The direct route from Launceston to Hobart is only about 200 kilometres long and takes about two and a half hours. But by far the more interesting route is via the East Coast, taking in some of the spectacular sights along the way. This was the route taken by our AAT Kings’ five-day Tassie Getaway.

Launceston
Launceston is a historic city of about 100,000 people in a spectacular setting on the Tamar River. Unlike most cities in Australia it still has many of its historic buildings – including the Batman Fawkner Inn, where John Batman and friends met in 1835 to plan the establishment of the village that became Melbourne. It’s also a centre for Tasmania’s artisanal food industry so there are some exciting foods and wines to be found locally. Both are well represented at Stillwater Restaurant, picturesquely located within an old mill on the river below Cataract Gorge, and the city’s finest restaurant.

We were two of 49 people on our AAT Kings’s coach that departed Launceston the following morning. There was a surprising wide range of age groups represented and all were very welcoming onto “their” bus as they had alredy completed a meandering week northwards from Hobart. Firstly, we had to be initiated into the system of rotating seats in place so everyone experiences everywhere on the coach. Then there was the music on Carolyn’s (our guide) IPod that ranged from Willie Nelson to the Monkees – Marty Robbins singing El Paso as we travelled over the pass on the Tasman Highway between Scottsdale and St Helens was a fitting choice.

Bridestowe
Our first stop was the Bridestowe Lavender Farm. Only a few years ago this venture was failing but it’s now booming under new management. While Bobbie the lavender heat bear is justifiably popular I remain unconvinced that lavender milkshakes and lavender scones have a future. See scones recipe here and image below.

St Helens
St Helens is a rare Tasmanian coastal town that looks very much like all the other summer holiday resort towns along Australia’s East Coast. We travelled further to stay in Bicheno, a town with a pretty beach, great coastal views from the adjoining hill and, this summer, a baby elephant seal stuck on the rocks while going through its first moult.

Just after sunset we took the $25 penguin tour that visits a private part of the coast where little (blue) penguins emerge out of the surf each evening, year round. Unlike other more visited sites in other states we are guided around narrow paths that we share with the penguins, though they prove understandably reluctant to walk between our legs. It’s a heart-warming couple of hours.

Freycinet Peninsula
Freycinet Peninsula is, in all ways, the outstanding promontory of Tassie’s east coast. Our tour included a day cruise from Coles Bay around to the ocean side to have lunch while drifting off the exquisite white sands of Wineglass Bay. It was an unusual perspective to a beautiful area – and some common dolphins came to ride our bow wave on the way home.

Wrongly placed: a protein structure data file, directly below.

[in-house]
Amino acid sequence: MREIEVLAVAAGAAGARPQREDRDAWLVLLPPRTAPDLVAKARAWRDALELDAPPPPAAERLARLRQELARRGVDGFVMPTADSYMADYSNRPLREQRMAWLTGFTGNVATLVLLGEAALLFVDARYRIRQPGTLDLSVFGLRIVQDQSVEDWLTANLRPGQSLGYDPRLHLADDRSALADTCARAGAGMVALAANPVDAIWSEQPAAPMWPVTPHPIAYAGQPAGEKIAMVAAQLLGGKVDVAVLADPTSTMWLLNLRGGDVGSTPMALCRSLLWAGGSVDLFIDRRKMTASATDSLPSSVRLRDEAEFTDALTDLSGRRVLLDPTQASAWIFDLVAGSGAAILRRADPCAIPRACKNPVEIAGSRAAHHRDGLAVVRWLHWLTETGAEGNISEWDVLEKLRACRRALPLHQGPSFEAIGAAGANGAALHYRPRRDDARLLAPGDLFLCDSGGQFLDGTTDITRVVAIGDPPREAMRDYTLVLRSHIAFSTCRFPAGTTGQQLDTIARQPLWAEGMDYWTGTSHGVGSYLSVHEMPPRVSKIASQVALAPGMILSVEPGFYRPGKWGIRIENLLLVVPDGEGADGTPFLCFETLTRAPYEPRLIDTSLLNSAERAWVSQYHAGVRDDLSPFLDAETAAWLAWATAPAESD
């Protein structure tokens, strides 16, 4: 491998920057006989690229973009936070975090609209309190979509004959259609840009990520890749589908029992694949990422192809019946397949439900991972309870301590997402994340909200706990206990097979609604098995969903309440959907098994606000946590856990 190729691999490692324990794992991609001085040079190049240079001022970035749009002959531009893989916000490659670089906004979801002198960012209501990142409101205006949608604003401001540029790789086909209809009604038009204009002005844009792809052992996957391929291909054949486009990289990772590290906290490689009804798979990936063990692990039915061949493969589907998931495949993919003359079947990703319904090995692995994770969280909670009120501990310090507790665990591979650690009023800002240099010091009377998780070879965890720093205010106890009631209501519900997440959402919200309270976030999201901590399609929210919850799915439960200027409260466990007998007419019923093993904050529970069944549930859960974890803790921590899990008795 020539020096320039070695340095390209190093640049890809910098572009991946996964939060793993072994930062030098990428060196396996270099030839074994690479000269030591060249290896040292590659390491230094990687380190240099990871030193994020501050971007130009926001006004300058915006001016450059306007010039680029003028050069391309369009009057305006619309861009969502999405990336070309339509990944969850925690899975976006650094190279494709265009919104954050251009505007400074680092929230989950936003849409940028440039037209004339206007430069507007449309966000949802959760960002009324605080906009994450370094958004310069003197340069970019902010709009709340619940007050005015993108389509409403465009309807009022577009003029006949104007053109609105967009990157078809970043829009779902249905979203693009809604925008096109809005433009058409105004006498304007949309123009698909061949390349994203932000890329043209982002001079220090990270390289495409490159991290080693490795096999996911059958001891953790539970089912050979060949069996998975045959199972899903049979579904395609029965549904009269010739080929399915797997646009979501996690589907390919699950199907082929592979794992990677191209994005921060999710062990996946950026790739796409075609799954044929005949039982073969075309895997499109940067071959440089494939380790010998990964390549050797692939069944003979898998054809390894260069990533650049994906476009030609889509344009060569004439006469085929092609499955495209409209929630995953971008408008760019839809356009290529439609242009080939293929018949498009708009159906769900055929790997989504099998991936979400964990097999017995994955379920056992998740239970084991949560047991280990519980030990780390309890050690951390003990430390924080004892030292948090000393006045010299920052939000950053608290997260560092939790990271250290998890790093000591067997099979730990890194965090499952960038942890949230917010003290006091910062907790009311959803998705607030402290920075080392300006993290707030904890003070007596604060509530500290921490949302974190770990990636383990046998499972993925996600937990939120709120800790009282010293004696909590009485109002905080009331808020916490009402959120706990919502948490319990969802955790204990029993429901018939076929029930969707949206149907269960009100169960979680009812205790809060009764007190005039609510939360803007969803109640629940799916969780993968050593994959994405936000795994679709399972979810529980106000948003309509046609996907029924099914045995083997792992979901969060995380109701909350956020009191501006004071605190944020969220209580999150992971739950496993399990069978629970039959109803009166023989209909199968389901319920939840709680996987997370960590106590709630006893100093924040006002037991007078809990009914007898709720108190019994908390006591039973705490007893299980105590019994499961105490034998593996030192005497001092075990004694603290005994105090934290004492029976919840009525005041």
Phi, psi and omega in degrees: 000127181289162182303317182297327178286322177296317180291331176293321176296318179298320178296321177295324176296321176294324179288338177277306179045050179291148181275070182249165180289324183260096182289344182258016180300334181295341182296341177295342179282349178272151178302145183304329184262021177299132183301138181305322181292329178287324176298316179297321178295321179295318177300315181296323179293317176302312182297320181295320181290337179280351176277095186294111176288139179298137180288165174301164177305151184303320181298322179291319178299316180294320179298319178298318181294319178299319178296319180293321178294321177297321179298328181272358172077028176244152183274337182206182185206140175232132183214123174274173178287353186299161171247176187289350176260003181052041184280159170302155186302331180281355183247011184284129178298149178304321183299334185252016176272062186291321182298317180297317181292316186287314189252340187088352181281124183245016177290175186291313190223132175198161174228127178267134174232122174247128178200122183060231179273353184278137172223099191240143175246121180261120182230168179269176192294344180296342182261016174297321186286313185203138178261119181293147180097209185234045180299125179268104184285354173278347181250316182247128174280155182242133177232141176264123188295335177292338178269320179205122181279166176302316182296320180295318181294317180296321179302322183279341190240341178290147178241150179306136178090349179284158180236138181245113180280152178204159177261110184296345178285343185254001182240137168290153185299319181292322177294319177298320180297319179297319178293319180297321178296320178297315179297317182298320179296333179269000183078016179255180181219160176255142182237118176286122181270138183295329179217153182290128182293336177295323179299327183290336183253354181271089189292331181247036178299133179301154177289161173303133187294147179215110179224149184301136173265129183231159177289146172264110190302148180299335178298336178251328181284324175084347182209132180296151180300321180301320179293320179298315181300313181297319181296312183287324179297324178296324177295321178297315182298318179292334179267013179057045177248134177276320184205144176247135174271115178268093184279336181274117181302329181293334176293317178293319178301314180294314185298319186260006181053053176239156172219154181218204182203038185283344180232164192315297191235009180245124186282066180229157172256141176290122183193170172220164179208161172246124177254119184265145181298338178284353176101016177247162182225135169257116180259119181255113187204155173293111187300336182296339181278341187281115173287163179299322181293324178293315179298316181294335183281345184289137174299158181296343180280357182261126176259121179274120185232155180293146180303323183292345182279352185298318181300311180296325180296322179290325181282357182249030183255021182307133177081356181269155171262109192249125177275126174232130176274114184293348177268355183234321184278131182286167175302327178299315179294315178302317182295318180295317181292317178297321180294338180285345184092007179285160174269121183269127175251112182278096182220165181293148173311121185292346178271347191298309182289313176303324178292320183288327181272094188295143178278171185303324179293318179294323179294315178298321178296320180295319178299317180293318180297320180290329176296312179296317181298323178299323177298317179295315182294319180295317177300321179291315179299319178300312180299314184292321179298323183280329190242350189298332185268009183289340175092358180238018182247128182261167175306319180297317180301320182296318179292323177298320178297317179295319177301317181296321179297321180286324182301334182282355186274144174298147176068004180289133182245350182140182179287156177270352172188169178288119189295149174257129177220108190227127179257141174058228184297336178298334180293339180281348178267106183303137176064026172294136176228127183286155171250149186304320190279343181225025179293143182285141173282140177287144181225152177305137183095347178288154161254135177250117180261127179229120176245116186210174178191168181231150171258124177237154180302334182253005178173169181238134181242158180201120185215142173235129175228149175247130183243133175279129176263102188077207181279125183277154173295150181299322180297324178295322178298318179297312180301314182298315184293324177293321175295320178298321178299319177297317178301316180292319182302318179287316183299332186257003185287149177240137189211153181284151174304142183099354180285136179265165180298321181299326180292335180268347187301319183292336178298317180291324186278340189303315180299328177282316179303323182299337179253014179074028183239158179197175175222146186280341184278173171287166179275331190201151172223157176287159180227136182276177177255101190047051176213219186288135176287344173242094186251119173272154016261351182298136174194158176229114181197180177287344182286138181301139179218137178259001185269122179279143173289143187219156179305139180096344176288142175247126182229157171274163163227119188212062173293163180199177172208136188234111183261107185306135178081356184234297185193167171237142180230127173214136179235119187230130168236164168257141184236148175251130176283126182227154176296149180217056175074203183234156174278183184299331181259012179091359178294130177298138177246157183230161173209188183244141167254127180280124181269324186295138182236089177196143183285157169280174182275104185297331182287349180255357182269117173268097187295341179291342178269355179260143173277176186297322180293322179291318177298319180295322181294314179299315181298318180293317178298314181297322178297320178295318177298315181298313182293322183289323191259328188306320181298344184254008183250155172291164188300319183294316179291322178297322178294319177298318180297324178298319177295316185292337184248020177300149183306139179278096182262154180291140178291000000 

Port Arthur
Port Arthur on a sunny day is a wonderful, beautiful place of mown lawns, colourful gardens and imposing ruins. The gorgeous setting belies a violent past, both distantly when it was the site of a brutal penal colony and on 28 April 1996 when a lone gunman killed 35 people here – most at the Broad Arrow Café, now a memorial garden. In December 2014 the main building, the penitentiary reopened after a year of conservation that makes it more accessible than ever before.

Campbell Town’s
Back on the Midland Highway there are several unexpected highlights. Campbell Town’s main street is lined with a row of bricks that reveal the names and ages of transported convicts – and the horrific penalties they received for often trifling offences. The Tasmanian Wool Centre is informative and it sells a good range of Tasmanian woollen products. Just down the road, the Tasmanian Scallop Pie Company really does sell Tasmania’s best scallop pies: the flaky pastry and a touch of curry brings out the flavor of the scallops.

An AAT Kings’ exclusive was a private visit to Shene, one of the grand Tasmanian estates, now being renovated. The high tea and tour were good and the task of restoration remarkably daunting.

Out on the town in Hobart
In Hobart our accommodation is at the Hotel Grand Chancellor with excellent modern rooms in a great location that overlooks the docks and is just down the road from the new replica Mawson’s Hut and the enticing craft shops of Salamanca Place.

On our free night in Hobart we went to Frank Restaurant a new dining option that offers beautifully cooked and presented meals with an Argentinean influence. It was food that was a bit edgy and that was the perfect match for our last destination in Tasmania: MONA the Museum of Old and New Art. The creation of gambling millionaire David Walsh, MONA is both inspired and confronting. We loved it, though a temporary Matthew Barney display has displaced some of the more fascinating exhibits. Many of our fellow travellers were distinctly underwhelmed.

The two main advantages of taking a package tour is that someone has done all the planning for you (and found sights you could easily overlook)– and you have a guide who provides relevant information throughout. Our AAT Kings Tassie Getaway perfectly fulfilled both these roles so we returned with a new appreciation of the delights of our island state.

For more information go to aatkings.com
The tour operates from September till May and costs from $1695 per person.

Lavender milkshake and lavender scones

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